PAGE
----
wd216
 
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07 July 2016 13:48
 
WVCogs - 07 July 2016 08:07 AM
Poldano - 07 July 2016 12:50 AM

You are reiterating the assumption of absolute determinism. There is no evidence that absolute determinism is true of reality, as opposed to a measurable degree of probabilistic determinism. Absolute determinism is simply a convenient model for us to use in constructing our models of reality—our world model—because it absolves us of the need to think very hard about things that do not matter very much to our well-being. The physical world is highly deterministic, and some physical processes are deterministic to many orders of magnitude, but there are many physical processes that are not very deterministic at all.

Absolute determinism or otherwise is a red-herring here. It doesn’t matter if the world is absolutely deterministic or only probabilistically deterministic, the argument made against free will still holds; there is a causal chain responsible for any aspect of your behaviour you choose to focus on and it precedes your existence. Whether this chain is absolutely deterministic or only probabilistically deterministic is immaterial…

 
Brick Bungalow
 
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07 July 2016 15:33
 

As far as I could tell the best isolated point of disagreement (the point on which they clearly agreed that they disagreed) was about the role of moral responsibility.

Sam thinks that there is no difference-of-kind between a criminal pathology and an ostensibly intact conscience. It’s just a variation of circumstance. Just luck.

Daniel thinks there is. He maintains that the emergent systems of justice, while not describing the metaphysics of human choice are suitably adapted to minimize harm by creating structural incentives for acting on behalf of the greater good.

If I had to pick I’d go with Dan here. I think Dan’s best critique was that Sam fails to consider the recursive outcomes of treating all criminal behavior as mental illness. We need a concept of criminal agency as opposed to criminal insanity.

 
AntiPistic
 
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07 July 2016 16:03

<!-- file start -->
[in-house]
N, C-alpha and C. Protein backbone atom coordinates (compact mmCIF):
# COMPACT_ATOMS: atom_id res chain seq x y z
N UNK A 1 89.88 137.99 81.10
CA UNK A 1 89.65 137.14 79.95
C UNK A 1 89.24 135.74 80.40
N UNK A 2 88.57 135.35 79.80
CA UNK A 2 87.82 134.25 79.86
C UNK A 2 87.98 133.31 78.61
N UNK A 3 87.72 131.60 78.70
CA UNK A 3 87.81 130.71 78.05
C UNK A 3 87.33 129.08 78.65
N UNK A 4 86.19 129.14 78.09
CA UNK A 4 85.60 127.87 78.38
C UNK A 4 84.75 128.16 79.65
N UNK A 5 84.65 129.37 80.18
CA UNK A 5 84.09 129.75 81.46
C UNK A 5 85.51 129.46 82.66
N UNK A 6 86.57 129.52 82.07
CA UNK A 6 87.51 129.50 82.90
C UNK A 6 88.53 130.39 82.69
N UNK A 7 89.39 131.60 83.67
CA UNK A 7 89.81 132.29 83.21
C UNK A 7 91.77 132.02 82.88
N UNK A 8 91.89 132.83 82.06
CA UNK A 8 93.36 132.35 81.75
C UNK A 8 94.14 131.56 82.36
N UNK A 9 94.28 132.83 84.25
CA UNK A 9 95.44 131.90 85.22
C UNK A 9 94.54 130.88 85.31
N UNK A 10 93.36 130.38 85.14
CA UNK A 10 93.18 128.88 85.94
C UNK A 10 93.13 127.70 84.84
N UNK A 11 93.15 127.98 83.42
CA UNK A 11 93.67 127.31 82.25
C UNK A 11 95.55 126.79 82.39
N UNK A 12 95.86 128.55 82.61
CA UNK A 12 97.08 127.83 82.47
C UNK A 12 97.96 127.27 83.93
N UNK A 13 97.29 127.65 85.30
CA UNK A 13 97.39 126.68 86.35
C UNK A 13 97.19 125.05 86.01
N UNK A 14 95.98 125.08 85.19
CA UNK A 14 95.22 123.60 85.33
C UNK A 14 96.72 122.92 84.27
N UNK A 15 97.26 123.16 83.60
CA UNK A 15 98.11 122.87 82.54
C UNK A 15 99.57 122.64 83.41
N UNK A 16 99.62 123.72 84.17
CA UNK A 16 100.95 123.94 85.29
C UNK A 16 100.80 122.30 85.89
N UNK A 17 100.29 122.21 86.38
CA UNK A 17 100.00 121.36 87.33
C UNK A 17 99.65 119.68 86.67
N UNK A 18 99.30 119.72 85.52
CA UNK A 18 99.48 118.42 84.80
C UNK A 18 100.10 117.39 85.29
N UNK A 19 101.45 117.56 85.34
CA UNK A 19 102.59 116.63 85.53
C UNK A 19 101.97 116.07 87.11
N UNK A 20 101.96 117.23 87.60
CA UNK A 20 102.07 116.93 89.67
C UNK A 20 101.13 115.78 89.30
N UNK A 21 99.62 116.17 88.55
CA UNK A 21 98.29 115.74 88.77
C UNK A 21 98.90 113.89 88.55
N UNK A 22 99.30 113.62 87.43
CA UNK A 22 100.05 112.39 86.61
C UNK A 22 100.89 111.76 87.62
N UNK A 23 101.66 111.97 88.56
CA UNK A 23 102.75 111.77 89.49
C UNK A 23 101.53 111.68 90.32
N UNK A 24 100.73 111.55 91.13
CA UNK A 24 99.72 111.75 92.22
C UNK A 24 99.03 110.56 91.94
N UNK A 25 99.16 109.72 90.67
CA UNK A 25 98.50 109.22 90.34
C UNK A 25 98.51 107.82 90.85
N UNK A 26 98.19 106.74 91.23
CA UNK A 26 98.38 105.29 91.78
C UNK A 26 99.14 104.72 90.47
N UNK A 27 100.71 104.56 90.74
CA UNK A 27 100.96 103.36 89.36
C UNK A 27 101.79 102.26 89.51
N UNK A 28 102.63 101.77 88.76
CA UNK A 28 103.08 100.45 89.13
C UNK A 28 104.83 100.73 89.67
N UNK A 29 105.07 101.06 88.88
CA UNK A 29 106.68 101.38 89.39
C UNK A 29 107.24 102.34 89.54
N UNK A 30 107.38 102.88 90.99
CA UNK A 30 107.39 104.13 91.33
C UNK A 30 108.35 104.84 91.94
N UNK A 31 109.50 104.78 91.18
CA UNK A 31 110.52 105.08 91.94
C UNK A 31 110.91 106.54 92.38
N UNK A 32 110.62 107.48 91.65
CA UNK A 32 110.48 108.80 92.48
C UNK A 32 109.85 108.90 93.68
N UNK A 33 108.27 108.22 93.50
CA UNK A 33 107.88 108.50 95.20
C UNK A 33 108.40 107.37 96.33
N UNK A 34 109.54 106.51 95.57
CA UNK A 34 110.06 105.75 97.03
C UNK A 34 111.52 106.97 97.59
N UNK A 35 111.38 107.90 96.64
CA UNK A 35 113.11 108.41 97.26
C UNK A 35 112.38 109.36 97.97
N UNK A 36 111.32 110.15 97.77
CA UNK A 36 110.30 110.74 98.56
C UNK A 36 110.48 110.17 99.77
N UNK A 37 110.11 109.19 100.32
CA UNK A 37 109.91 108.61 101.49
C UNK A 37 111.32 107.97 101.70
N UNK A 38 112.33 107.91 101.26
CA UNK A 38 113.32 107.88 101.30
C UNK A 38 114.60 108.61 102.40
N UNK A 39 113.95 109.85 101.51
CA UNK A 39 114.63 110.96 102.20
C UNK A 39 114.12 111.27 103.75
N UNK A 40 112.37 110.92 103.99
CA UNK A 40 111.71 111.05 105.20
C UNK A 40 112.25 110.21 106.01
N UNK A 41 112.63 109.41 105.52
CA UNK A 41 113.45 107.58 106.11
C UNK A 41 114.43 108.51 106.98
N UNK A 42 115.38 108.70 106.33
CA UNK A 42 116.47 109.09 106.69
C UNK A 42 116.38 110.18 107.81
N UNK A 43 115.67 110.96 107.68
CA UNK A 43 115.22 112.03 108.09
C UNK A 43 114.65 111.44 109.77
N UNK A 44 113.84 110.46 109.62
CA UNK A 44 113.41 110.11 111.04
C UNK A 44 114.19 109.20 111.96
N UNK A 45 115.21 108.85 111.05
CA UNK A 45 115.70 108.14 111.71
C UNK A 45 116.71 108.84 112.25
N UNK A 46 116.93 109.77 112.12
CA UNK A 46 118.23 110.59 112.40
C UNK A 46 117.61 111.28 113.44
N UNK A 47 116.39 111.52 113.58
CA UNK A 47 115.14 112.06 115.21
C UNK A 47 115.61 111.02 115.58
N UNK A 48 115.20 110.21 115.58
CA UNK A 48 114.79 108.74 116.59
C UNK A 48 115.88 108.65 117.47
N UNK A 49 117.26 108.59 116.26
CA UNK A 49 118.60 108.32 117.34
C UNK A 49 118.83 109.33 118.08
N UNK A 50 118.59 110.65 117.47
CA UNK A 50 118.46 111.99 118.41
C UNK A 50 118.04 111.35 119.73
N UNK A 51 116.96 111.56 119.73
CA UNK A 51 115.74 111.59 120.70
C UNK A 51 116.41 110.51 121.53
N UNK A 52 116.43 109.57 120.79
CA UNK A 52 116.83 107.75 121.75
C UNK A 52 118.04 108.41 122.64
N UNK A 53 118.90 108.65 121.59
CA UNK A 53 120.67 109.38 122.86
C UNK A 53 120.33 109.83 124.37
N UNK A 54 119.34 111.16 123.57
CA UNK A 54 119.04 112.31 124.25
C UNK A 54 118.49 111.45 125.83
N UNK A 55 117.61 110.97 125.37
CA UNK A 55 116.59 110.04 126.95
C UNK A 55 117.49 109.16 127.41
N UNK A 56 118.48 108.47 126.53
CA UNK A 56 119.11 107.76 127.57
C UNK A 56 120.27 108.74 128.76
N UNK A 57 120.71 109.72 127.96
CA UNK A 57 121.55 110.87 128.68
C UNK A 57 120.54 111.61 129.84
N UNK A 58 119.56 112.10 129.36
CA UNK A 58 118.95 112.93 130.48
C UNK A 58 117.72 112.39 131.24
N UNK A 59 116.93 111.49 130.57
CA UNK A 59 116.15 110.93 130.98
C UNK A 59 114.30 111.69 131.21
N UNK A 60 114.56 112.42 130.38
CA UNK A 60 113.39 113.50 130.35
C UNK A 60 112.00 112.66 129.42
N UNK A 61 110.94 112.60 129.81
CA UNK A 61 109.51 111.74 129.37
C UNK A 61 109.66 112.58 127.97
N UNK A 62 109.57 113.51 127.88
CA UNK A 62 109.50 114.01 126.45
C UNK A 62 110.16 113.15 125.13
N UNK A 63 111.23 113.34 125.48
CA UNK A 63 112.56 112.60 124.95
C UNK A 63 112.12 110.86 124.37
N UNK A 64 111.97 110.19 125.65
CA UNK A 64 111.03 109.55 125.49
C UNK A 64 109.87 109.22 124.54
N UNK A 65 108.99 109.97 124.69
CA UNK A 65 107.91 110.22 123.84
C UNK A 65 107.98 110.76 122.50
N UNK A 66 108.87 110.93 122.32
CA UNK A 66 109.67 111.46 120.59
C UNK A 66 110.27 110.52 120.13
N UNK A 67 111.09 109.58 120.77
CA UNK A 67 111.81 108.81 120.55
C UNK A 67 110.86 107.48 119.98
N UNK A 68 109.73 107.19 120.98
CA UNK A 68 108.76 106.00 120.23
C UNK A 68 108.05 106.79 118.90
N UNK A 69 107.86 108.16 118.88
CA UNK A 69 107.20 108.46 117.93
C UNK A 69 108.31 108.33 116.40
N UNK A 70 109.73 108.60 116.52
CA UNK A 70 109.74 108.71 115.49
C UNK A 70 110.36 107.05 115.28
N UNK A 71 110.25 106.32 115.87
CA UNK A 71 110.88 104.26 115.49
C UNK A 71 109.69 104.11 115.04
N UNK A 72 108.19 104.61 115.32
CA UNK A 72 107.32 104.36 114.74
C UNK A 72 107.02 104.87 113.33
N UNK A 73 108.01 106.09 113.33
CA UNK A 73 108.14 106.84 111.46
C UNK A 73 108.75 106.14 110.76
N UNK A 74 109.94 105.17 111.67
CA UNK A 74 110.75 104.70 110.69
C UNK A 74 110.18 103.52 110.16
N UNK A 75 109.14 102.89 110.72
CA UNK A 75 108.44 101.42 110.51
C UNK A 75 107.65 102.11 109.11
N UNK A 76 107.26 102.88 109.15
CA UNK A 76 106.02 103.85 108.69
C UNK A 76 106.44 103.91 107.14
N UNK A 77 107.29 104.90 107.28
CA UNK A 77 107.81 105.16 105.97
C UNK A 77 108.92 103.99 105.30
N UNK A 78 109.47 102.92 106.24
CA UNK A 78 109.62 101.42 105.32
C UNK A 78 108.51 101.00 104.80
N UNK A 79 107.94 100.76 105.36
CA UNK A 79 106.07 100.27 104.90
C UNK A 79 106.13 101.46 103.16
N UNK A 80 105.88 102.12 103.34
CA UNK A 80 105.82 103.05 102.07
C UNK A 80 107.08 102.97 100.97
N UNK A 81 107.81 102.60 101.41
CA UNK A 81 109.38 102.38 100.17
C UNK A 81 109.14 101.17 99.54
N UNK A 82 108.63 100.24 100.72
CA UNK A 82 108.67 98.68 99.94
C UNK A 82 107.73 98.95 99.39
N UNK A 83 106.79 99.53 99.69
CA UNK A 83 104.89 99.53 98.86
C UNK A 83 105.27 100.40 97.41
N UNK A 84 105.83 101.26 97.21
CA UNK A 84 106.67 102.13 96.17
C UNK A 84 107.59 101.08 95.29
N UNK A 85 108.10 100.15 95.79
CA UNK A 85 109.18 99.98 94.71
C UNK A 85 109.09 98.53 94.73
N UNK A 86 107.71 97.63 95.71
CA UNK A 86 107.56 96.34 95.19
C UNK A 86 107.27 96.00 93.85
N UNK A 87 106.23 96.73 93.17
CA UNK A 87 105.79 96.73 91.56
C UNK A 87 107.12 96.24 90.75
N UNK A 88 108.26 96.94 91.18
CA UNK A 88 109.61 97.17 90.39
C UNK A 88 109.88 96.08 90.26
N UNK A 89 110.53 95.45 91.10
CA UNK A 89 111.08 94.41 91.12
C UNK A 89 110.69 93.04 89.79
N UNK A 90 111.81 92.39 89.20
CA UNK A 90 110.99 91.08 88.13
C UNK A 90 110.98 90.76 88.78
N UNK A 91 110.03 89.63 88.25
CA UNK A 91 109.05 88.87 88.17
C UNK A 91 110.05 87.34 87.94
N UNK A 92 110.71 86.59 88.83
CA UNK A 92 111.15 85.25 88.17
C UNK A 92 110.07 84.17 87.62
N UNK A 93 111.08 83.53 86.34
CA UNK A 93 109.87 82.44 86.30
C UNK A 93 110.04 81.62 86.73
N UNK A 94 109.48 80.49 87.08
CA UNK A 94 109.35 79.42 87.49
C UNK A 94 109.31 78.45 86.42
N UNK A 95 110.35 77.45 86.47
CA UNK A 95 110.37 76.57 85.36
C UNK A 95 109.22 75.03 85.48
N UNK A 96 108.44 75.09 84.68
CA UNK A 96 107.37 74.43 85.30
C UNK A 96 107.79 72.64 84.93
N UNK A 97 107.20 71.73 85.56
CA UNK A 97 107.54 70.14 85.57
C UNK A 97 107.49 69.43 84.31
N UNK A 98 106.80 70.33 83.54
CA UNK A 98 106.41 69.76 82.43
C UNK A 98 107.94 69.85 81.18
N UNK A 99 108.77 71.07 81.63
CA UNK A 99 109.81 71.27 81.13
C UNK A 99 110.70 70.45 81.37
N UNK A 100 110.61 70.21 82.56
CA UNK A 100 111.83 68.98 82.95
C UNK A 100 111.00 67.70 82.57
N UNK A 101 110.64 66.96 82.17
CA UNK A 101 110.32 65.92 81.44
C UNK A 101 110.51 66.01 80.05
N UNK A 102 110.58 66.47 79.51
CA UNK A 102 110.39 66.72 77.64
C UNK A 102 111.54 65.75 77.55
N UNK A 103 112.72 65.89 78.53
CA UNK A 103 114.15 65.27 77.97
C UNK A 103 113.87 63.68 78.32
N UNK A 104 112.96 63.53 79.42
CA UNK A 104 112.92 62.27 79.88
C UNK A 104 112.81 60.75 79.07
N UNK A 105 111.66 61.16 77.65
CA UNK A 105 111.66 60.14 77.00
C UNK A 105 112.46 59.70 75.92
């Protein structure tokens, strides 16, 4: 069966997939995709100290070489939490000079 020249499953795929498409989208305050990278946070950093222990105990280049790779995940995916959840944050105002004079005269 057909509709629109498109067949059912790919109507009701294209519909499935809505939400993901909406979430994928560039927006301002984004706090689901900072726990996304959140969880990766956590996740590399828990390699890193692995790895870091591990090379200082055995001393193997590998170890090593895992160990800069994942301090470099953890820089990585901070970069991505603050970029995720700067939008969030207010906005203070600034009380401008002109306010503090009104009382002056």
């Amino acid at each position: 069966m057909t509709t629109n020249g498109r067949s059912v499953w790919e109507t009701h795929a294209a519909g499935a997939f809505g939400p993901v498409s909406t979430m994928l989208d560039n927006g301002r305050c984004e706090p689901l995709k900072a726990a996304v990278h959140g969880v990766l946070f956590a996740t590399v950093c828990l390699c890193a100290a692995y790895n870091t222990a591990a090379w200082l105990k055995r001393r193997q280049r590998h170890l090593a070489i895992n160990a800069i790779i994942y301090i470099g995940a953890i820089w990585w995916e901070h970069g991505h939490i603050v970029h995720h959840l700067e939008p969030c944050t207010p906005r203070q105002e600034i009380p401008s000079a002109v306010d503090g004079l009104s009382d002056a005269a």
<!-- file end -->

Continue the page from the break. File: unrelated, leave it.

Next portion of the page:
what dennetts argument really comes down to to me is that if we tell everyone the fact that they don’t have free will then anarchy will ensue. this is silly. people still will have their own sense of free will and their own evolutionary drive towards acceptance in society, unless they are the 1% of the population that are psychopaths, and their knowing that they don’t have free will won’t matter anyway.  we will still have guilt, fear, shame, embarrassment, pain, boredom and many other states of mind at our disposal to act as punishments and deterrents.

the discussion should be since there is no free will what are our ethical responsibilities in how we punish vs attempt rehabilitate offenders. one option is we lock every criminal in solitary confinement, shame them and treat them like anonymous animals for a set amount of time based on their crime. i personally think, and i’ve read some anecdotal evidence that confirms, that that would have terrible consequences for our society. but when you are of the mind set that someone of free will committed that crime thus they need to be punished to somehow right the universe, that isn’t far off from what you get. when you realize that everyone is the product of factors outside of their control, the gratuitous nature of punishment goes away, and you are left with trying to separate those who pose a threat, and help them to no longer pose a threat. some people absolutely should be separated for the rest of their lives and by some points of view even put to death, but many others are so dehumanized by our current standards that from potentially minor infractions we effectively take their lives away.

[ Edited: 07 July 2016 16:06 by AntiPistic]
 
Wittgenstein216
 
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07 July 2016 18:25
 

Ok Sam, I think this should suffice…

‘If freewill really is compatible with determinism as Dennett argues, then he must answer as to why it is not possible for him to choose to believe in compatibilism whilst simultaneously choosing not to believe in compatibilism. Thus, the fact that he can only ever believe in compatibilism whilst never being able to simultaneously choose to disbelieve it at any one time, is in itself, proof of a hard determinism that is completely incompatible with freewill. Accordingly, his inability to ‘change his mind’ (brain) in such a way is wholly predetermined by the prior causes that facilitated this unchangeable brain state, and more importantly, by the ‘arrow of time’. Hence, for freewill to be the case he would have to, sort of, think across the arrow of time, against the grain of his current beliefs whilst still believing in them, whilst his thinking (cognition) was simultaneously following the arrow of time - which makes no sense whatsoever. Therefore, freewill is clearly incompatible with determinism, lest he would be able to ‘choose to temporarily free his will’ in order achieve such a feat. We can, of course, generalise this to account for all possible ‘choices’ that could ever be made by any brain in this universe.’